It is almost a reflex, after so many centuries of brainwashing, for a Black person to feel gratitude for any semblance of humane treatment from other human beings. “Black,” as a racial category, is, after all, a hegemonic European creation designed to forever separate the darker skinned peoples of the African diaspora from the homo sapien species and mark us as inherently bestial, mongrel, and inferior. This is a convenient and enduring lie used to justify the perpetual and inescapable enslavement and degradation of millions upon millions of African peoples. The lie is designed, and is necessary, to soothe the European (and eventually, the just-plain white) conscience such that their crimes against humanity could be seen instead as humanitarian efforts.
The first enslaved Africans arrived on this land almost 500 years ago, in 1539, in the territory now known as Florida. It is astounding how that clarifies so many things about the pathology of that state. For 326 years, kidnapped Africans were forced to labor against their will and endure unspeakable abuse, which was often fatal. And, after slavery allegedly ended, the survivors and descendants of that ruthless enterprise have spent the last 157 years in abject terror (even when and after a Black person was elected president).
It is a miracle that we are still here; and it should be expected that, though we survived, we are not unscathed.
And our scars measure history: The Texas Ancestors did not receive the news of the Emancipation Proclamation—President Abraham Lincoln’s 1863 statement marking the end of antebellum slavery—until years later. And even then, the military was required to enforce the proclamation as some white people refused to give up those they had enslaved, and do their own backbreaking work. We call this delay Juneteenth, and have created a culture of celebration around white Texans being forced to obey a law they believed themselves above (and still do). I find that interesting because I recently discovered that some of the Ancestors never received the news at all, and were held in bondage until the 1960s in places like Arkansas, Florida, Louisiana, and Mississippi.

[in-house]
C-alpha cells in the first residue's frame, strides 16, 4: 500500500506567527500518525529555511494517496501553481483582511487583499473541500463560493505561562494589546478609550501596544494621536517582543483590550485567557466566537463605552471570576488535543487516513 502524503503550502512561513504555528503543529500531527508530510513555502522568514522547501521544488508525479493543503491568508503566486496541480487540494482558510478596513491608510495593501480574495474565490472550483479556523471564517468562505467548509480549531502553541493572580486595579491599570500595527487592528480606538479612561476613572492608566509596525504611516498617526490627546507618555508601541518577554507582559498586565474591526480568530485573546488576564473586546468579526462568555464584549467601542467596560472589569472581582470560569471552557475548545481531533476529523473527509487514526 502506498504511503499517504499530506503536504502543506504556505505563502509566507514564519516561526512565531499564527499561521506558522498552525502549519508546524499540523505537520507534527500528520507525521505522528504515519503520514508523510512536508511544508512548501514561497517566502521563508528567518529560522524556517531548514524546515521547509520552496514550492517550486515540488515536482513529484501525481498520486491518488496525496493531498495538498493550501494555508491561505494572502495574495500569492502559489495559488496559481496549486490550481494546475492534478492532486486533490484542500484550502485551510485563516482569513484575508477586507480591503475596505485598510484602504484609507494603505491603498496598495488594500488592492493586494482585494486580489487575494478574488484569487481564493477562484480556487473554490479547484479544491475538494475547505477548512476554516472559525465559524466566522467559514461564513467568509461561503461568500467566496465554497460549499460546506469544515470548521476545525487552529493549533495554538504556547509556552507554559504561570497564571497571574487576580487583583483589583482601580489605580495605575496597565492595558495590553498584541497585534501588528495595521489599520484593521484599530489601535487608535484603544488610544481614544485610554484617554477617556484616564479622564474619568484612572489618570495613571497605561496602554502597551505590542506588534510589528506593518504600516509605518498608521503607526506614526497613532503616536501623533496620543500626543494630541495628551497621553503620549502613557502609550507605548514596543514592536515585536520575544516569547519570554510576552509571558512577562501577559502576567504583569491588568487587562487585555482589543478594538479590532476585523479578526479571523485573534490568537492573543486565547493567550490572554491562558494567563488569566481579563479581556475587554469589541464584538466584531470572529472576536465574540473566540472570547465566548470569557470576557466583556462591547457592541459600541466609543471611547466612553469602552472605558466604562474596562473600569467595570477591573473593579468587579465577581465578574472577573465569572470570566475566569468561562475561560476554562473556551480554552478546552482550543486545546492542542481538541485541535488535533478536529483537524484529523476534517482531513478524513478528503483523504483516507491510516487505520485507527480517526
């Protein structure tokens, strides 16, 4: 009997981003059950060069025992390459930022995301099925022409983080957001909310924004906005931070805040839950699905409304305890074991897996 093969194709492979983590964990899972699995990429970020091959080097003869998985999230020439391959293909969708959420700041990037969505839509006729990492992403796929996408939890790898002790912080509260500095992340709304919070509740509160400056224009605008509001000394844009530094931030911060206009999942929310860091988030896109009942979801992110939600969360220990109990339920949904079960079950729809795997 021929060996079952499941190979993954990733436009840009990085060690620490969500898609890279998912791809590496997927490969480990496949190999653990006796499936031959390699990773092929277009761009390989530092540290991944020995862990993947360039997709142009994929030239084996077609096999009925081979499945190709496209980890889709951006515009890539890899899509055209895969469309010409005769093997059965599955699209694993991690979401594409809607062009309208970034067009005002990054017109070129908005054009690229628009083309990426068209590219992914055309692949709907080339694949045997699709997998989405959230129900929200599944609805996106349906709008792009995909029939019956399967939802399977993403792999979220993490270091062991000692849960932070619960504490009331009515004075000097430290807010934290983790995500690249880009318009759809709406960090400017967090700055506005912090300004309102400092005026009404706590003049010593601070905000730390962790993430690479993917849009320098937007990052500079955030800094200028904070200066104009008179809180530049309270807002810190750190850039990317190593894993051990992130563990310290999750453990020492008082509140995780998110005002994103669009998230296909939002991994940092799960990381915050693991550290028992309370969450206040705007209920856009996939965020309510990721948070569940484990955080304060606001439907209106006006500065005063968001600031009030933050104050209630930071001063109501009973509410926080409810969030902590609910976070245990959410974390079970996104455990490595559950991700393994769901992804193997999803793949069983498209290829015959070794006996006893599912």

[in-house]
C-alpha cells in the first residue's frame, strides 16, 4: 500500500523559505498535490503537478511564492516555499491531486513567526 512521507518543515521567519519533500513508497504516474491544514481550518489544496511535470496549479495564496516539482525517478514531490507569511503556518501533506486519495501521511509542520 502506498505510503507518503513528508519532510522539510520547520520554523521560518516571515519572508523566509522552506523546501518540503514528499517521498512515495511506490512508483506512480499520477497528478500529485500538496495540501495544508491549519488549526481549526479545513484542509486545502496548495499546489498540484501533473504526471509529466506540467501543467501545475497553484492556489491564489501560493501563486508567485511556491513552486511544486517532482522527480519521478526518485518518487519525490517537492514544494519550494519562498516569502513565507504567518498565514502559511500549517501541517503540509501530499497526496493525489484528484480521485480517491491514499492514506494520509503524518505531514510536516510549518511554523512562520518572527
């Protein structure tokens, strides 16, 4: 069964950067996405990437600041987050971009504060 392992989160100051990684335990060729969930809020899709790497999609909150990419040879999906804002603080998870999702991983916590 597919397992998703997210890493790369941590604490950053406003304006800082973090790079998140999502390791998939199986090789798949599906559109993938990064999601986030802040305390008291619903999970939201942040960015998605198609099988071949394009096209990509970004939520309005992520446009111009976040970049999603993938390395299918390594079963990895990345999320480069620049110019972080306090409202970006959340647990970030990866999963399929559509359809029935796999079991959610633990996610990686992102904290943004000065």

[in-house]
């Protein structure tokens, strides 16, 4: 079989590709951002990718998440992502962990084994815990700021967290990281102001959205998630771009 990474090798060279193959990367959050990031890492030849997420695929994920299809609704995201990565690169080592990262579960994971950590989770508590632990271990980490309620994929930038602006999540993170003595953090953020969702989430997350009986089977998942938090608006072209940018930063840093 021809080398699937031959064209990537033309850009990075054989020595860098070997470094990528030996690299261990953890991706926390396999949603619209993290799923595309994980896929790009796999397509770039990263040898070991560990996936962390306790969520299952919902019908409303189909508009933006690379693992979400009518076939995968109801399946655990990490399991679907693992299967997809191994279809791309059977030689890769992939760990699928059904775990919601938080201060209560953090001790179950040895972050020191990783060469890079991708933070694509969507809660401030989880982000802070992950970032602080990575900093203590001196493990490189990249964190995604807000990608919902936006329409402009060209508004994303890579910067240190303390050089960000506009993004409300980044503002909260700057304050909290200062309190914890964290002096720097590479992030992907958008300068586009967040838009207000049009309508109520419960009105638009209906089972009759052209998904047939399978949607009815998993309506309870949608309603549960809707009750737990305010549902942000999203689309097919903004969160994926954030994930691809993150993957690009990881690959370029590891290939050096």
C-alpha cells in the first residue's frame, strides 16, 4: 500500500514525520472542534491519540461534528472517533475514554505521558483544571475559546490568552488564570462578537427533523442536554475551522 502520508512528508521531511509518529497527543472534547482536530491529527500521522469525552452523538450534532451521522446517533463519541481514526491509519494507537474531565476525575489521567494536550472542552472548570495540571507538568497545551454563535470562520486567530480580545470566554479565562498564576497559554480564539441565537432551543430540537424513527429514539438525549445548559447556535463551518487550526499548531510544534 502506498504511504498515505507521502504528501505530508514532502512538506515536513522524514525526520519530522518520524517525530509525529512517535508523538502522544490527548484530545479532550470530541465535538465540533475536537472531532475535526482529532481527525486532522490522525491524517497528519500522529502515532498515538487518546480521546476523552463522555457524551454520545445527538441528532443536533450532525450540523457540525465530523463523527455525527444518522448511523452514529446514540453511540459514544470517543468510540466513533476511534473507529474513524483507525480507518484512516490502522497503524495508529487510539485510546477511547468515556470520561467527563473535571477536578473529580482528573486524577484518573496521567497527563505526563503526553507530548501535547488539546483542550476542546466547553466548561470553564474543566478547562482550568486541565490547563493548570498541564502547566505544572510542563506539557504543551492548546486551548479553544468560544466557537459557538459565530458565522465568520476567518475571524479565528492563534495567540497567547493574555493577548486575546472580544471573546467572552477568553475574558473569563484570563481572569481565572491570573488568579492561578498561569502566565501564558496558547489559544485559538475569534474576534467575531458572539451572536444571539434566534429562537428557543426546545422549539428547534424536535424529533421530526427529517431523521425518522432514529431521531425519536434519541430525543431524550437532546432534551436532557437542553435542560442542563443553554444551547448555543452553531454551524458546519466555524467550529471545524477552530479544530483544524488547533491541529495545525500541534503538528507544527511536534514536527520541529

For other Ancestors, slavery had simply changed its name to “prison industrial complex” to make the institution more palatable to modern sensibilities. The 13th Amendment’s caveat explains that slavery is considered illegal “except as punishment for a crime”; and “crime” can only be defined by those with power and can only apply to those without it. So, the plantation became the prison, overseers became officers, and bruises seemed the “natural” and “acceptable” consequence of every encounter between Black and blue.
But it was not just our Ancestors who failed to receive the news of freedom. The white people who lynched Mary Turner on May 19, 1918, for instance; who sliced through her pregnant belly and stomped her unborn child to death—clearly, they did not receive the news. Nor did the white people who defiled themselves by first lying on and then murdering Emmett Till. Did the white people who blew up four little girls in the 16th Street Baptist Church hear? What about Timothy McVeigh or white-identifying George Zimmerman or Dylan Storm Roof or Payton Gendron? When white police officer Derek Chauvin defiantly knelt on George Floyd’s neck for the entire world to see—did he know? The expression on his face seemed to indicate that he did not care one way or the other.
It does not seem like Samuel Alito, Neil Gorsuch, Brett Kavanaugh, Amy Coney Barrett, or Massa’s Favorite Nig Clarence Thomas have heard. Nor have many of the politicians across this country; a country not at all united, but comprised of stolen pieces hobbled together by anger, bloodlust, and the worship of a star-spangled piece of cloth. Their actions say either they did not hear, or that they did hear and cannot bear the sound for one second longer.
One wonders what Ron DeSantis, Greg Abbott, Mitch McConnell, Lindsay Graham, Kyrsten Sinema, Joe Manchin, and, chief among them, Donald Trump, have planned for our hides this go-round. One shudders to imagine how easily they will manipulate entire masses of white people (and, sadly, not just white people) to do their hideous work for them. One hopes they remember a message that Ancestor James Baldwin sent to Angela Davis—a message intentionally obscured, now, by non-Black panic over Black history and critical analysis, and by the concerted efforts of public schools—which, themselves, serve more as holding cells, or target practice, than anything else—to indoctrinate rather than educate: “if they take [me] in the morning, they will be coming for [you] at night. Therefore, peace.”